Have you ever wondered at the quality of prints you get? Some glossy magazines and newspapers have excellent quality of printing where pictures, graphs and illustrations stand out so well. What determines the quality of prints – dots per square inch (DPIs) or pixels per square inch (PPIs)? In many documents and also latest software, PPIs have virtually replaced DPIs. But it is not correct to assume that DPIs and PPIs are interchangeable. PPI, in brief, is the advanced or latest version of DPI.
Digitalization of the imaging and printing technologies has been revolutionary. It is why you can protect quality of a document or an image while transmitting it through net. Two decades, quality of images, pictures or documents transmitted through use of facsimile machines were far below than the original ones.
Though DPIs are invariably associated with the quality of printers, pixels get you connected to cameras. The higher the pixels a digital camera has, the better is the quality of picture it takes. The higher the DPIs or PPIs the better would be the quality of prints.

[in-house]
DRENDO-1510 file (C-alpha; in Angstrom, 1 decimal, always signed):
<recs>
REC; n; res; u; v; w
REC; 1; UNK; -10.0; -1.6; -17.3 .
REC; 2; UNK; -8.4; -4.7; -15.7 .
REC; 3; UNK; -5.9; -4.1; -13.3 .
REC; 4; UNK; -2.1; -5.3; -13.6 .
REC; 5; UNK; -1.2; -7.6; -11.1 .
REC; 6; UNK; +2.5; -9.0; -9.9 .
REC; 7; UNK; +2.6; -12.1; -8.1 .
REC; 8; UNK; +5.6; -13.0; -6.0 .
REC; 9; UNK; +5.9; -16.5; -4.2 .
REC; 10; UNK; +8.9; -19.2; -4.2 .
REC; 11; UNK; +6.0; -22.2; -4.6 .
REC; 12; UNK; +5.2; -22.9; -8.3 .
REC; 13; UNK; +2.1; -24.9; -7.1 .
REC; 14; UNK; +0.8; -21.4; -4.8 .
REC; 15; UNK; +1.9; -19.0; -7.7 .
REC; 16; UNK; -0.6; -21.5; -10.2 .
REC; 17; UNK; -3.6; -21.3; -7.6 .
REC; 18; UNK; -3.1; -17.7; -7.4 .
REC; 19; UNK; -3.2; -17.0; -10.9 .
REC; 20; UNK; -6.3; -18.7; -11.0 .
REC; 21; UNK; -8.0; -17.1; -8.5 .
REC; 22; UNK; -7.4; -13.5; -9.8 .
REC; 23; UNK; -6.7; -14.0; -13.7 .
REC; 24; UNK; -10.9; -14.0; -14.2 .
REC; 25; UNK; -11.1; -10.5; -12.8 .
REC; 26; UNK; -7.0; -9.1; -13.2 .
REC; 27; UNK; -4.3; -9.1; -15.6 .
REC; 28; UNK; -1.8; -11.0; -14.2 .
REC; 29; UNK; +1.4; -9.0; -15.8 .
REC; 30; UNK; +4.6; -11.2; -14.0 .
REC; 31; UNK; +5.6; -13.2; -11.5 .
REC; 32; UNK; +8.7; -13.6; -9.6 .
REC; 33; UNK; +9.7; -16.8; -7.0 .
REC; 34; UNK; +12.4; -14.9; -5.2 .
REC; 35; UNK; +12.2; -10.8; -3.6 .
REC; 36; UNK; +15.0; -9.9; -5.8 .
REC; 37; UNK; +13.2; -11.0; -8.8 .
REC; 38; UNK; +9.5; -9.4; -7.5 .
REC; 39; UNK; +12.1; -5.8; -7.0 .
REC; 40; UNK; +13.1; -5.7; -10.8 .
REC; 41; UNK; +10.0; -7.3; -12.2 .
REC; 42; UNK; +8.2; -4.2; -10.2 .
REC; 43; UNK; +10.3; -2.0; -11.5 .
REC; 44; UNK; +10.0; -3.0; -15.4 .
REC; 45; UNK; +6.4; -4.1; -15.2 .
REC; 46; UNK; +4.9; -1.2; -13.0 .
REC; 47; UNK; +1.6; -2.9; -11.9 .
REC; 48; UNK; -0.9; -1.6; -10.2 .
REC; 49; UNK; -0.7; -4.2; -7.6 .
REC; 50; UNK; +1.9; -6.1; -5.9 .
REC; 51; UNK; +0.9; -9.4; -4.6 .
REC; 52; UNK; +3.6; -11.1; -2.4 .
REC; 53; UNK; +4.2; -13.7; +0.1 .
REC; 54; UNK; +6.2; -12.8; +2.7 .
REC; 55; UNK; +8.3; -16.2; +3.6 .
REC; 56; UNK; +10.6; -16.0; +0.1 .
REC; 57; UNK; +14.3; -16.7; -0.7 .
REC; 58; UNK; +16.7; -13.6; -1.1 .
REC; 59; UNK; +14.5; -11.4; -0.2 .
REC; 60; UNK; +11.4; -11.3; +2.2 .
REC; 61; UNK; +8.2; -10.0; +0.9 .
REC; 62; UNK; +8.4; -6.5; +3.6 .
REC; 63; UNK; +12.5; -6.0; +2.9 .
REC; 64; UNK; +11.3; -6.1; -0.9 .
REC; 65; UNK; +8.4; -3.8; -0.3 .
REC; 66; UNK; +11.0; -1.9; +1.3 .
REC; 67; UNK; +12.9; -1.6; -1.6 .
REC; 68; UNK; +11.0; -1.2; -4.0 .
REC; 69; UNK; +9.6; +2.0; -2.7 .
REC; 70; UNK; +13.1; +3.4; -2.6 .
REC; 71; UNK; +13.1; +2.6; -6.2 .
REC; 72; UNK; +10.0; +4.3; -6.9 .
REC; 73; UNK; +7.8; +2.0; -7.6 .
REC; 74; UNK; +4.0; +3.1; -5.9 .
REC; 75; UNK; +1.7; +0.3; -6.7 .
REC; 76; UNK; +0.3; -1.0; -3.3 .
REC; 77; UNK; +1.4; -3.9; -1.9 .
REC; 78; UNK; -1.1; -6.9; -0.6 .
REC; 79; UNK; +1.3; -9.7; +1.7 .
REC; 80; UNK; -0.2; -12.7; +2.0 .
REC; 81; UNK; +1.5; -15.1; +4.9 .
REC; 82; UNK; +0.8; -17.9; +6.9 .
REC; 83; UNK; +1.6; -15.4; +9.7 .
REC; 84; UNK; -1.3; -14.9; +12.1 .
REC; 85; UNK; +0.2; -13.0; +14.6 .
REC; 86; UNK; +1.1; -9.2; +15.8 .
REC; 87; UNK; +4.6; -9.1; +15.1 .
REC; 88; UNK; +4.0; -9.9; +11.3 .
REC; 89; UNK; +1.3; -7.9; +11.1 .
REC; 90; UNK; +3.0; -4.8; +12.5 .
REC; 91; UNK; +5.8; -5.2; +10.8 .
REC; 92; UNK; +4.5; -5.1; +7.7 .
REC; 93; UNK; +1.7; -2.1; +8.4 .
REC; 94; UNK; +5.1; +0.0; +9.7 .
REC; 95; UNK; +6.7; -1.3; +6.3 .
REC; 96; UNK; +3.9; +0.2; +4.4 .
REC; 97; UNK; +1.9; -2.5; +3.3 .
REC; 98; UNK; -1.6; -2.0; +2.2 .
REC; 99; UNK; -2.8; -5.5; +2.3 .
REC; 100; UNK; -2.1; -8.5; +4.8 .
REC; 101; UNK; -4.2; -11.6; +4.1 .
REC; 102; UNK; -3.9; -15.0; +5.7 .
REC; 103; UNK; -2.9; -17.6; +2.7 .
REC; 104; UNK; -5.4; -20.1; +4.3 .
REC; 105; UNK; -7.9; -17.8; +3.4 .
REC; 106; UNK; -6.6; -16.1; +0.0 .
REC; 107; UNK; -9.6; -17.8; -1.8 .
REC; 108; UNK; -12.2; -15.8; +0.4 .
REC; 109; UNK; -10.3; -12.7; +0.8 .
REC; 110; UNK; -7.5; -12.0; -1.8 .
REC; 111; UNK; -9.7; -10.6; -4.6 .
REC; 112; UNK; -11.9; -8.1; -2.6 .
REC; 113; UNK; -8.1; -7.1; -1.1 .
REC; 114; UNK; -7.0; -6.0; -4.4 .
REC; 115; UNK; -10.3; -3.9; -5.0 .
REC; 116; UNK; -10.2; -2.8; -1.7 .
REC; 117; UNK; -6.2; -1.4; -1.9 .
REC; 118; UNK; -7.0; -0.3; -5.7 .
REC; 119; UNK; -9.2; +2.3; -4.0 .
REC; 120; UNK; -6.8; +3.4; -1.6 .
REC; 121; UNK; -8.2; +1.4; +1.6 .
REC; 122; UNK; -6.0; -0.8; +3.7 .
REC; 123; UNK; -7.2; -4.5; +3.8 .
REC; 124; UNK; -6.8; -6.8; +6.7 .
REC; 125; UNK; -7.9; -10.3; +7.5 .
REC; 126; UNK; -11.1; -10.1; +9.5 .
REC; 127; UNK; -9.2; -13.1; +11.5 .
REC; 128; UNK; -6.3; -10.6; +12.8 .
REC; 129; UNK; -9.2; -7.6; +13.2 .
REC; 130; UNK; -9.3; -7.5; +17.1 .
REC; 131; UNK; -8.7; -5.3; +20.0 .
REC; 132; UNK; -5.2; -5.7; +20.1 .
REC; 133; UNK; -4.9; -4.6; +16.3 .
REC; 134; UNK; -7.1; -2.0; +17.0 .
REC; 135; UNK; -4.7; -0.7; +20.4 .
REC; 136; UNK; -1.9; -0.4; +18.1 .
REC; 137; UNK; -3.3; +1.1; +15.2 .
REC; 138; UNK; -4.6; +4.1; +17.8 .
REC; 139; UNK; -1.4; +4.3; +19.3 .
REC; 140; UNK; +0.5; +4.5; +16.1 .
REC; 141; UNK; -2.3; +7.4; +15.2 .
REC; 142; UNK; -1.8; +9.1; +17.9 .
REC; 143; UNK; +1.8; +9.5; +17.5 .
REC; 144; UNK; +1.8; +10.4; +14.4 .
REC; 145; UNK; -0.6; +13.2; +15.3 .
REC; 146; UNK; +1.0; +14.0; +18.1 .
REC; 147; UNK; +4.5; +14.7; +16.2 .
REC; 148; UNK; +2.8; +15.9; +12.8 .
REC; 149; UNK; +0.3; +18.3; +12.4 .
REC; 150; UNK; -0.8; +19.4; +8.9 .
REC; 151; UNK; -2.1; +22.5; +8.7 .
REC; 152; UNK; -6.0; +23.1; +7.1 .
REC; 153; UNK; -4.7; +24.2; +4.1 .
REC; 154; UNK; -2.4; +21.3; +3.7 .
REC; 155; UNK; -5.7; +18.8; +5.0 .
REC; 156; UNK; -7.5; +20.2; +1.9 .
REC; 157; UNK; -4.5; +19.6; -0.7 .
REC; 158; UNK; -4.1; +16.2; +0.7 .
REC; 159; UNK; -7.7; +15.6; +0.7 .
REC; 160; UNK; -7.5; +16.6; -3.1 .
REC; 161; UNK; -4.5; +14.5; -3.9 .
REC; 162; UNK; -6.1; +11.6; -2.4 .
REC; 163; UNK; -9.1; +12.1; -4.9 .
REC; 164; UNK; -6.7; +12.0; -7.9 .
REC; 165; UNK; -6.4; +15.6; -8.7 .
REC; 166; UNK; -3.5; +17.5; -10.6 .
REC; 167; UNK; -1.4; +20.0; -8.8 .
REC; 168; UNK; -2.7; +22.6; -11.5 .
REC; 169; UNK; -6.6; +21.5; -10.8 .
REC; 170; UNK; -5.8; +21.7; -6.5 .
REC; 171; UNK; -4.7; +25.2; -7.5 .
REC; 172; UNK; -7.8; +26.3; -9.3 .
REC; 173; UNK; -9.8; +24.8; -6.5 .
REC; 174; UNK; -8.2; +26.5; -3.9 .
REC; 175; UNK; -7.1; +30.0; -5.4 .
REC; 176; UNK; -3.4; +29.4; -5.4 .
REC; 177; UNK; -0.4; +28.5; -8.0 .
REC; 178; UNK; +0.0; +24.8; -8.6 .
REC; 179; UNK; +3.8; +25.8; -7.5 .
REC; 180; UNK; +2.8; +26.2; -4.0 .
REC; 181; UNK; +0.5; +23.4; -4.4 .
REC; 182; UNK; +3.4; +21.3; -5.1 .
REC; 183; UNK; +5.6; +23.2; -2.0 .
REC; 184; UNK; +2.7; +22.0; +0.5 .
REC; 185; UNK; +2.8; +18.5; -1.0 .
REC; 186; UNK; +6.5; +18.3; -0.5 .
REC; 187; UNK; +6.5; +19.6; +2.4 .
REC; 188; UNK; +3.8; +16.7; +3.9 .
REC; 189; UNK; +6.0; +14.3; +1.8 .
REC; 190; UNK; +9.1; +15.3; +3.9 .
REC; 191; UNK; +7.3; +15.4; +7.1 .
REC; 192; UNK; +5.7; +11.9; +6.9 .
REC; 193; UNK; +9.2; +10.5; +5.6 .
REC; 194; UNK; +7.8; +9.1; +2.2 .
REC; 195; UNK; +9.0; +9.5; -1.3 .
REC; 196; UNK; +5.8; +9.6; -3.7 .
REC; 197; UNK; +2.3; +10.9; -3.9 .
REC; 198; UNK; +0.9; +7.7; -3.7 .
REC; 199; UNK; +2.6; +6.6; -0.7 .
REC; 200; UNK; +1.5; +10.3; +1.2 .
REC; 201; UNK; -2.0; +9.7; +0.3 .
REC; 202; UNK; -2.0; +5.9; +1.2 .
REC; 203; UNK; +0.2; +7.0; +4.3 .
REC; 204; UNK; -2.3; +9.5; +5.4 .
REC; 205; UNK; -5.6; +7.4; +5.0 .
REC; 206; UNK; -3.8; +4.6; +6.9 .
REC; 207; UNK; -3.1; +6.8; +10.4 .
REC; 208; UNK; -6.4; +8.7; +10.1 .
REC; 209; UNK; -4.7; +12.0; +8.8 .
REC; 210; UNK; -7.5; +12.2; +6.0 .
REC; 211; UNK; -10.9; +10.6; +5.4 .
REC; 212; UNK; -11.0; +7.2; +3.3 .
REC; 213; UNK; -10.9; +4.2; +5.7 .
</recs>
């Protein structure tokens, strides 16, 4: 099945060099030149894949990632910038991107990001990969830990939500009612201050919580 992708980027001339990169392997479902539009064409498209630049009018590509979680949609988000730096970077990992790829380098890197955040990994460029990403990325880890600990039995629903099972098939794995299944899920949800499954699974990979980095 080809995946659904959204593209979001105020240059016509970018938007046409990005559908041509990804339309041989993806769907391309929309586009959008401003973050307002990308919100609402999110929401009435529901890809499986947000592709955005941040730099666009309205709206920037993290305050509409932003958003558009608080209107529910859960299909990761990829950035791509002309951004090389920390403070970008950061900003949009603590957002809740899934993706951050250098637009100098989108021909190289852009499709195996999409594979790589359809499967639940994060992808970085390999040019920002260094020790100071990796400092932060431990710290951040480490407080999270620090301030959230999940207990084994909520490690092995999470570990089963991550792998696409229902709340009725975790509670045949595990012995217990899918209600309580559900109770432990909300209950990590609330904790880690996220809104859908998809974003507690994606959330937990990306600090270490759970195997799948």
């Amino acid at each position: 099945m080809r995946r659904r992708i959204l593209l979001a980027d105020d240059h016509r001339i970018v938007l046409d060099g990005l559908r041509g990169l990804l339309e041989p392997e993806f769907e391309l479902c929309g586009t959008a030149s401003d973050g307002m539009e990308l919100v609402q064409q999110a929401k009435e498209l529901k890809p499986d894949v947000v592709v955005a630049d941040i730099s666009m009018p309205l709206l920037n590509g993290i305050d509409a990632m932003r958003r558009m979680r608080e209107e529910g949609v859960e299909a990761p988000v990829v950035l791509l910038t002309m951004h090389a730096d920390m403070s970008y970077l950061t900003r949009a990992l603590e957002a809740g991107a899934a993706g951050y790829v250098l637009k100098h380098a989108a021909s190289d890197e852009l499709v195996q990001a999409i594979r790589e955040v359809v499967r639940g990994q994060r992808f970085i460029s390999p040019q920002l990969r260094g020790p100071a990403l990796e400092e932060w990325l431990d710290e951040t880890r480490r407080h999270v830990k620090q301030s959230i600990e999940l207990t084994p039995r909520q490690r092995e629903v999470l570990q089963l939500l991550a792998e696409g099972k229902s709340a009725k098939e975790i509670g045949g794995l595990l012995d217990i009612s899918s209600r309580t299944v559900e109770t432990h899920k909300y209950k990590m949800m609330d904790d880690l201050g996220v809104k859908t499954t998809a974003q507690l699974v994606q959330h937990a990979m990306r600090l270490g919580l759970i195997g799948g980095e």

Digital cameras now available in the market have six to eight mega pixels. The higher the number of mega pixels, digital camera becomes costlier and of higher quality. Cameras with lower mega pixels are used by amateurs or beginners and are cheaper.
Interestingly, you cannot improve the quality of an image, picture or a document, which originally had low PPIs. Computer experts can only slightly improve its quality by rescaling or pruning its size.
Increased emphasis on both DPIs and PPIs not only make them an integral part of the contemporary print technology, be it of pictures or illustrations or printing of documents and other materials.
Those familiar with the printers and print technology understand that DPI is now fading out, as did the dot matrix technology. Agreed, both DPI and PPI have a direct bearing on the resolution or the quality of a print or a picture. But since...